Сommon, or indirect, costs are costs that can’t be attributed to a product or process. These expenditures relate to a group of individual costs.

In this post, we’ll figure out what common costs are, how they correlate with other types of expenses, and how you can calculate them. Let’s start by answering how you can avoid these costs.

Are Common Costs Avoidable?

On average, a business has both avoidable and unavoidable costs. Avoidable costs are all the expenses you can eliminate. For instance, if you stop manufacturing one of your products, you will get rid of expenses on raw materials, labor, and so on.

However, even if you wipe out specific product lines, you’ll have to pay for rent, electricity, and water. These expenses are common costs. You bear them no matter what, which makes this type of spendings unavoidable.

One more point to consider is the difference between joint and common costs. Read on to learn how they correlate to one another.

Common Costs vs. Joint Costs

Though the terms “joint costs” and “common costs” are often used interchangeably, they have different meanings. Joint costs occur when one process or element results in outputting several goods. For instance, you can derive kerosene, fuel oil, gas­olene from crude oil.

Common costs arise when a firm outputs several products. However, these expenses can’t be attributed to any of these products directly. For example, a manager's salary is a common cost. You can distribute it between several manufacturing processes, but it's not related to any of them.

The nature of common cost makes counting them difficult. To help you get your head around it, we’ve prepared three cost allocation formulas.

Common Cost Formula

Counting the sum of all of your common costs is not rocket science – just sum up expense items. Things get trickier when you find out how to cut these costs as you'll need to distribute them.

There are three ways to allocate common costs: stand-alone, incremental, and the Shapley value method. Let’s discover the formulas for them and crunch some numbers.

Stand-alone method

In this case, you distribute costs according to the percentage each department would have paid separately. Imagine that department A pays $900 for rent and a department B pays $1,500. The total sum for the departments is $2,400.

Then the company got a discount from a property owner and now pays only pays $2,000. To allocate this sum between two departments, count the percent each of them paid initially.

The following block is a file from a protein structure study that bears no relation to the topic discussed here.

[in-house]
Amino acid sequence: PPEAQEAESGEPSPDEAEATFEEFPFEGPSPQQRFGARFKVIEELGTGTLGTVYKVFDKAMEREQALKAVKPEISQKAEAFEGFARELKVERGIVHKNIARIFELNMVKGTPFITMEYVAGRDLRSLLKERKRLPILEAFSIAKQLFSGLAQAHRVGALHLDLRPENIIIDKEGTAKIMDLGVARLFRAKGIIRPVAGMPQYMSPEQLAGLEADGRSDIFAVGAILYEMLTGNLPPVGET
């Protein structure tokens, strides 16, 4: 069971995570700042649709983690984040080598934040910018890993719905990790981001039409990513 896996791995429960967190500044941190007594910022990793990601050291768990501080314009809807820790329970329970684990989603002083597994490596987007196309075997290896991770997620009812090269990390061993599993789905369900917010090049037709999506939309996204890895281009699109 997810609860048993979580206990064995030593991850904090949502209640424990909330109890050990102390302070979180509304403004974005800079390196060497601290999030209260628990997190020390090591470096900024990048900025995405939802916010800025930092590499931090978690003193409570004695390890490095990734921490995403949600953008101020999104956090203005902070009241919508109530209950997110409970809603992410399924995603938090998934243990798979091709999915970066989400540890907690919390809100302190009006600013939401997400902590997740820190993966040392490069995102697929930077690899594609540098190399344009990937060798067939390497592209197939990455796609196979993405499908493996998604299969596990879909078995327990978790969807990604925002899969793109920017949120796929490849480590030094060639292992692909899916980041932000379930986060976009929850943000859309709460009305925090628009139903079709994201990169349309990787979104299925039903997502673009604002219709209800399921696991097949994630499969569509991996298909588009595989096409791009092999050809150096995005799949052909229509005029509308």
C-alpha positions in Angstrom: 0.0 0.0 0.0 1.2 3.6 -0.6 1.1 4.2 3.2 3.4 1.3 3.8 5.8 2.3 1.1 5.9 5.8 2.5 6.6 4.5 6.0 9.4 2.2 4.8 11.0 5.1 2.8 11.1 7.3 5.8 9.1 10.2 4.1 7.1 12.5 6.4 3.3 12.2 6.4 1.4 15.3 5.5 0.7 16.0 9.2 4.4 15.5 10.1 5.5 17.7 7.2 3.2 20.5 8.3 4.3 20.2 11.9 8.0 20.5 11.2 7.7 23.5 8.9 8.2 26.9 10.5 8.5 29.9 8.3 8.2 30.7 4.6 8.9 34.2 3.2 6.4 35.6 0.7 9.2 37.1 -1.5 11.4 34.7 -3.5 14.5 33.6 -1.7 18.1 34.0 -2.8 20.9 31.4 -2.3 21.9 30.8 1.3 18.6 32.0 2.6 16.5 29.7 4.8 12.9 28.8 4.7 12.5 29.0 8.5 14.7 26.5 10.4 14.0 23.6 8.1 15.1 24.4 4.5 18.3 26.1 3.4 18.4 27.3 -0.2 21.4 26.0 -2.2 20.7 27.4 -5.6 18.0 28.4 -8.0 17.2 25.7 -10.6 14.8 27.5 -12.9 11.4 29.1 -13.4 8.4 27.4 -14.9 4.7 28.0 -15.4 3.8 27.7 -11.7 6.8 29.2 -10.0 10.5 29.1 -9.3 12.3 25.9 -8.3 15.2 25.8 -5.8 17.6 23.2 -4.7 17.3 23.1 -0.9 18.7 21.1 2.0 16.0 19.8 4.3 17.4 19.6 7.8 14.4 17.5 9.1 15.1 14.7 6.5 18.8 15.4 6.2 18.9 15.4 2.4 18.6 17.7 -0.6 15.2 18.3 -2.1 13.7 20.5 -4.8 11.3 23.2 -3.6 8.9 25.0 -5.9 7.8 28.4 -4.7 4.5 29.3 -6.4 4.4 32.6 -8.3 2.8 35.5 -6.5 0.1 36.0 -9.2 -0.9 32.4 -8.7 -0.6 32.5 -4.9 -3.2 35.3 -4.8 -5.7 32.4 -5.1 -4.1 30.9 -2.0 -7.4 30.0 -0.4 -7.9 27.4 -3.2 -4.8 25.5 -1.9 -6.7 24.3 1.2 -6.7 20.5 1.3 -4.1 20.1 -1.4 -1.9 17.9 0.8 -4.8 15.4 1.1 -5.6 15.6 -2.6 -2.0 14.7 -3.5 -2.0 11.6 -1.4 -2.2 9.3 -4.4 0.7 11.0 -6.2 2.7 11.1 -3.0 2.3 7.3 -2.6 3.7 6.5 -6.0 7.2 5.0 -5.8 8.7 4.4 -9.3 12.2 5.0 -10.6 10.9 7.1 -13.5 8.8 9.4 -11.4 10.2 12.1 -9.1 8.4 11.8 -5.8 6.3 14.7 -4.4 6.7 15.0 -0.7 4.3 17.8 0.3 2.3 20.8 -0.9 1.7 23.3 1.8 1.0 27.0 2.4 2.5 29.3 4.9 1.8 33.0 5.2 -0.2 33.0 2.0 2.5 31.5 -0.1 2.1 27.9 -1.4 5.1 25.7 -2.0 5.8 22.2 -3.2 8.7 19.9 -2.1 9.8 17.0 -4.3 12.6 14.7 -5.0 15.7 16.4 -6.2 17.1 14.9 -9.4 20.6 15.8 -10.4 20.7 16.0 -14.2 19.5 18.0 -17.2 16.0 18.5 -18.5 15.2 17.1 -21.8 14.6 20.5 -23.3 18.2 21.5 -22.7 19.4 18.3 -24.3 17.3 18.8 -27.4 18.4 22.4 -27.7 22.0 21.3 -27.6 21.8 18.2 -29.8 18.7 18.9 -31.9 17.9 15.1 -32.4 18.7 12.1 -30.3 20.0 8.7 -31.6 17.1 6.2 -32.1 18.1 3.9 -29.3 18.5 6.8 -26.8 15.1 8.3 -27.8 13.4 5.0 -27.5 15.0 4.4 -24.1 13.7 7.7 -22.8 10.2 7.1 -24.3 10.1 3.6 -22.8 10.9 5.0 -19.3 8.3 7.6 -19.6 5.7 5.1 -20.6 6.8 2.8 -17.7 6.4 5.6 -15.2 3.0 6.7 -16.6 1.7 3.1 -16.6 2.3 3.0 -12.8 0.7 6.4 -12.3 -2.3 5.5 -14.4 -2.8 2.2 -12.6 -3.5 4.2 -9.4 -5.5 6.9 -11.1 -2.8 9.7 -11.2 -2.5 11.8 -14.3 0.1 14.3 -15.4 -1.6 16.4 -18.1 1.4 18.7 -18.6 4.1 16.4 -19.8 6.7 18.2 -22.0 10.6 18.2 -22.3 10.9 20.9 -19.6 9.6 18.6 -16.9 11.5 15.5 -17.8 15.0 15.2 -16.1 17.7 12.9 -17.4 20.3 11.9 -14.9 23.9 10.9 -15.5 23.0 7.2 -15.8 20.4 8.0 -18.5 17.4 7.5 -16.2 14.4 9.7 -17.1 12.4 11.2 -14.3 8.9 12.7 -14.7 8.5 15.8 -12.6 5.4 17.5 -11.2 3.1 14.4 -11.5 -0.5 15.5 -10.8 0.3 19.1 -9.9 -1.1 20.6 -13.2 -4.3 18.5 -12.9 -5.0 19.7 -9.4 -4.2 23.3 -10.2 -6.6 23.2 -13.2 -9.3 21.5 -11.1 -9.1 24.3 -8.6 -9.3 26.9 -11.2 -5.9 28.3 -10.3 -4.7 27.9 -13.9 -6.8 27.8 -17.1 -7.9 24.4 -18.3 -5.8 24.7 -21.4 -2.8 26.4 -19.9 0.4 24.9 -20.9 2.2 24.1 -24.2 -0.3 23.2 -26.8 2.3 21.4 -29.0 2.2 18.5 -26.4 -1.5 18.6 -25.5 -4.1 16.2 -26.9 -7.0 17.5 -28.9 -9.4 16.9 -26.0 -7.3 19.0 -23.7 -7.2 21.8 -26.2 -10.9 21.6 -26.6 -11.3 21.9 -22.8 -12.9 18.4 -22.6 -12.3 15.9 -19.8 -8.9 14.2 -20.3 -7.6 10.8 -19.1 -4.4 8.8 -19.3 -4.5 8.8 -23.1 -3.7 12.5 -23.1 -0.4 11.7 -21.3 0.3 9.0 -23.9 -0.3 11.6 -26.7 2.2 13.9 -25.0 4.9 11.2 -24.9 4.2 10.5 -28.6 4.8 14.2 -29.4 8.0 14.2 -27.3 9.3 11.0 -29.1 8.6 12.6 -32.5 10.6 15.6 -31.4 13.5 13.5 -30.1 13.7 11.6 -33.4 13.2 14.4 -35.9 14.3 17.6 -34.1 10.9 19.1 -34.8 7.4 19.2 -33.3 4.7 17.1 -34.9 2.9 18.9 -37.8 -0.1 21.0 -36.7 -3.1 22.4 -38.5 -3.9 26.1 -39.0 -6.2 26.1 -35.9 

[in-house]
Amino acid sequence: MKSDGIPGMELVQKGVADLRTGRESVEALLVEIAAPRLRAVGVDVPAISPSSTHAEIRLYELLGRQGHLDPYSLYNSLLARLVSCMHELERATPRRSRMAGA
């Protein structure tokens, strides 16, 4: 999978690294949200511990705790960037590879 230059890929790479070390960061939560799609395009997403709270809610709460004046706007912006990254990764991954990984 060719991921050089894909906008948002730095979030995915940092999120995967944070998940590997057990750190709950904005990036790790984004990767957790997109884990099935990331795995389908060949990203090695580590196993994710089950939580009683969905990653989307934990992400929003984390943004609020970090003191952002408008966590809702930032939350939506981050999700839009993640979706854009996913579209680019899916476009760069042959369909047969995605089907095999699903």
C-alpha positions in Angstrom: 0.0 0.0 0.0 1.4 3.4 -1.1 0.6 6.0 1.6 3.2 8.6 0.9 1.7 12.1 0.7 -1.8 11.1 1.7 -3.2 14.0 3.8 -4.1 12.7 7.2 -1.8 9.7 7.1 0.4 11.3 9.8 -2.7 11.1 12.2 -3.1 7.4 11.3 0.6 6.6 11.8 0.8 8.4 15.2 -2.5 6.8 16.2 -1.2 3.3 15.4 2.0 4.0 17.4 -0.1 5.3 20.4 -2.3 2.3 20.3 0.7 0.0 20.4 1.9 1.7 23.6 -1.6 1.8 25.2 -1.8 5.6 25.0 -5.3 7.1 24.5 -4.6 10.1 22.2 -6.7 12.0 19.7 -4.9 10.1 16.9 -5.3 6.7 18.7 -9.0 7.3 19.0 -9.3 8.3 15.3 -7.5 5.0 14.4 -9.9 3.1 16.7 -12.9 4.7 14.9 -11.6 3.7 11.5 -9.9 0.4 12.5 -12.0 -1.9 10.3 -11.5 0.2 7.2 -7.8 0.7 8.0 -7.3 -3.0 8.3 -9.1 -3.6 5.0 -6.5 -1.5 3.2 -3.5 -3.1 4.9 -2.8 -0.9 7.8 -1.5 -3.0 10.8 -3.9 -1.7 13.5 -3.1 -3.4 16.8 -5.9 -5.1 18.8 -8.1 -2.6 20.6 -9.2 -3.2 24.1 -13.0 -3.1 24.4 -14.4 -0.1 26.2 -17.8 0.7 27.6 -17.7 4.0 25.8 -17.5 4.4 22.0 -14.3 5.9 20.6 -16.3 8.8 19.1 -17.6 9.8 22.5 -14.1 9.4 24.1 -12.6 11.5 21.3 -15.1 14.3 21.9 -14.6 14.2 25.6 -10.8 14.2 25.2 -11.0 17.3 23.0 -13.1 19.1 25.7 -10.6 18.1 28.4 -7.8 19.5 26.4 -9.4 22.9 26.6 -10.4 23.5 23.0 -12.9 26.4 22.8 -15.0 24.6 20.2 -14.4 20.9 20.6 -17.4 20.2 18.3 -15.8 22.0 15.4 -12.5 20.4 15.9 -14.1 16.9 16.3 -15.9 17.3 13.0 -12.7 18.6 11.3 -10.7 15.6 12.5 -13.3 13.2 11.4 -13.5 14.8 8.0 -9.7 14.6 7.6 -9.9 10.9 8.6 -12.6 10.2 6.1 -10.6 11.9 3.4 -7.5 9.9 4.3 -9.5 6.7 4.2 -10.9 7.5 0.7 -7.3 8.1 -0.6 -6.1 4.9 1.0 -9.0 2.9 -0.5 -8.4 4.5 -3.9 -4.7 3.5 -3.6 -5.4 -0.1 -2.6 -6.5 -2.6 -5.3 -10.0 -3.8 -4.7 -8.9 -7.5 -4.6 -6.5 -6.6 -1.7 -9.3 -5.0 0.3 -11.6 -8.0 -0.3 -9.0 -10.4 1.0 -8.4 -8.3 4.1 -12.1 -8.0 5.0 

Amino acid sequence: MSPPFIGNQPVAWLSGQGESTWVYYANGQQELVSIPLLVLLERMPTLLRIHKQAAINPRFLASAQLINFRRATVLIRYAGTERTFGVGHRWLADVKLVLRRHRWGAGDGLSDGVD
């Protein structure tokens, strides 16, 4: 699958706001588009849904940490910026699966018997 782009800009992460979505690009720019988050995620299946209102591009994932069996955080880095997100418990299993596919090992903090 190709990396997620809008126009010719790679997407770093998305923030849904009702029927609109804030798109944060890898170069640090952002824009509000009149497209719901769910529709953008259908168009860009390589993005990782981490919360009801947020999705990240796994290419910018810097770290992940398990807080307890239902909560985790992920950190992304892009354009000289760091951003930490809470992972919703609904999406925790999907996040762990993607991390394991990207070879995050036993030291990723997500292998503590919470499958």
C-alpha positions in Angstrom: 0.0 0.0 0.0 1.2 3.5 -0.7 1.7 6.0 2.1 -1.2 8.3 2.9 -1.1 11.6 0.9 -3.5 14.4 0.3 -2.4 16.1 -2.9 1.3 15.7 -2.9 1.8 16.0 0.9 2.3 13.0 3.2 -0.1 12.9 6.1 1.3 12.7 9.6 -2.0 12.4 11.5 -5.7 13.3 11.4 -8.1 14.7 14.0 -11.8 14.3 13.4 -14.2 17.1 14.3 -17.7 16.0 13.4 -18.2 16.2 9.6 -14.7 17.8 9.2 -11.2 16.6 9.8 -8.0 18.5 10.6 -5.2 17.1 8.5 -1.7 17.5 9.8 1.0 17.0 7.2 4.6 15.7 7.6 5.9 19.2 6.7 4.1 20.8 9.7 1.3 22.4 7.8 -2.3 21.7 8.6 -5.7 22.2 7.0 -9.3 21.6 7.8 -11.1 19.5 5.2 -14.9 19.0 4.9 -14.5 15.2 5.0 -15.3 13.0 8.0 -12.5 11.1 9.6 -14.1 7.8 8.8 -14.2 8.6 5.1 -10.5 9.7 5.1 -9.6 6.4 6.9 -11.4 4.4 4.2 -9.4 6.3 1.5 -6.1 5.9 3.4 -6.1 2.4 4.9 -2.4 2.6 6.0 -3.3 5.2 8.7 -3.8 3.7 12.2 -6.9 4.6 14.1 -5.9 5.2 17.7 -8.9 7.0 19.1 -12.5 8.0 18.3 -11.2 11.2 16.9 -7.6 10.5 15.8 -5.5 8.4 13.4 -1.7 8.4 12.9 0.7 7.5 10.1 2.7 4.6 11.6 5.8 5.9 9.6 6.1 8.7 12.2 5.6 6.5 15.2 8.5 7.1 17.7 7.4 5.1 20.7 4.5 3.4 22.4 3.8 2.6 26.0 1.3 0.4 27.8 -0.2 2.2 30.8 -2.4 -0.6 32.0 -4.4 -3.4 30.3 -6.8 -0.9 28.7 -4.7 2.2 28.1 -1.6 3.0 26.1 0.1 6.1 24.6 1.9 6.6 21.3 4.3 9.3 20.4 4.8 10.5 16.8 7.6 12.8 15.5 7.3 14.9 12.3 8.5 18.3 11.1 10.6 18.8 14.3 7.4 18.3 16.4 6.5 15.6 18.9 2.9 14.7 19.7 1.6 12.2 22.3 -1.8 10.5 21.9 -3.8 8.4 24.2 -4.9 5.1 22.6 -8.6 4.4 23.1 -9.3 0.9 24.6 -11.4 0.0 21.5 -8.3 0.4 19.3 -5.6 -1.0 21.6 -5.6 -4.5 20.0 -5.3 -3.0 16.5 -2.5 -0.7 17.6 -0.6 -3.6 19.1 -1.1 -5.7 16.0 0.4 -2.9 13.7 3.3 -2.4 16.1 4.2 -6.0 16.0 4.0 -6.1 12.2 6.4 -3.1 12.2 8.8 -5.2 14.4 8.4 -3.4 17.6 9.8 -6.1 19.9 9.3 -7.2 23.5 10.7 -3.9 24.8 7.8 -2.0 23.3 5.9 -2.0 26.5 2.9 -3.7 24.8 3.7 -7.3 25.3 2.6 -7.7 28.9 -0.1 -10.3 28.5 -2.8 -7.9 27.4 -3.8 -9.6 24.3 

A stand-alone amount for the department A is $900/$2,400*100 = 37.5%.

A stand-alone amount for the department B is $1,500/$2,400*100 = 62.5%.

To count the sum after allocation, multiply the percentage of the new sum.

Department A’s payment after reallocation is 37.5%*$2,000 = $750.

Department A’s payment after reallocation is 62.5%*$2,000 = $1,250.

Incremental method

You can use this method if one of the costs is inevitable and the other is additional. For instance, the company's goal was to rent a workspace for department B. The adjoining room was vacant, and the firm decided to rent it and place department A there. In this case, you need to subtract the additional cost from the total amount:

$2,000 – $1,500 = $500.

So, now department B pays $1,500 and department A – $500.

If the workspace for a department A was the initial goal, the table turns:

$2,000 – $900 = $1,100.

In this situation, department A pays $900 and department B – $1,100.

Shapley value cost allocation Method

According to this method, you need to count two or more costs and calculate the average.

The payment for a department A would be ($500+$900)/2 = $700.

The department B would pay ($1,500+$1,100)/2 = $1,300.

Now you know how to calculate and allocate common costs. Let’s move on to practice and find out what kinds of costs you may encounter.

Common Costs in Business

The problem with creating a list of common costs is that they differ for various businesses. However, you can consider the following expenditures to be the common costs in most cases:

  • rent;
  • phone and utilities;
  • licenses and tax deposits;
  • professional services;
  • insurance;
  • travel expenses;
  • office and other administrative supplies;
  • marketing budgets.

Marketing budgets are unavoidable costs. Still, you can cut these expenses by applying marketing automation services. Sign up with SendPulse to automate your email, web push, SMS, and chatbot marketing.

References

  1. The article “Joint and common costs: definition and differences” offers the precise explanation on how these two types of expenses correlate.
  2. In the post “Operating Expenses”, Entrepreneur lists indirect expenses.
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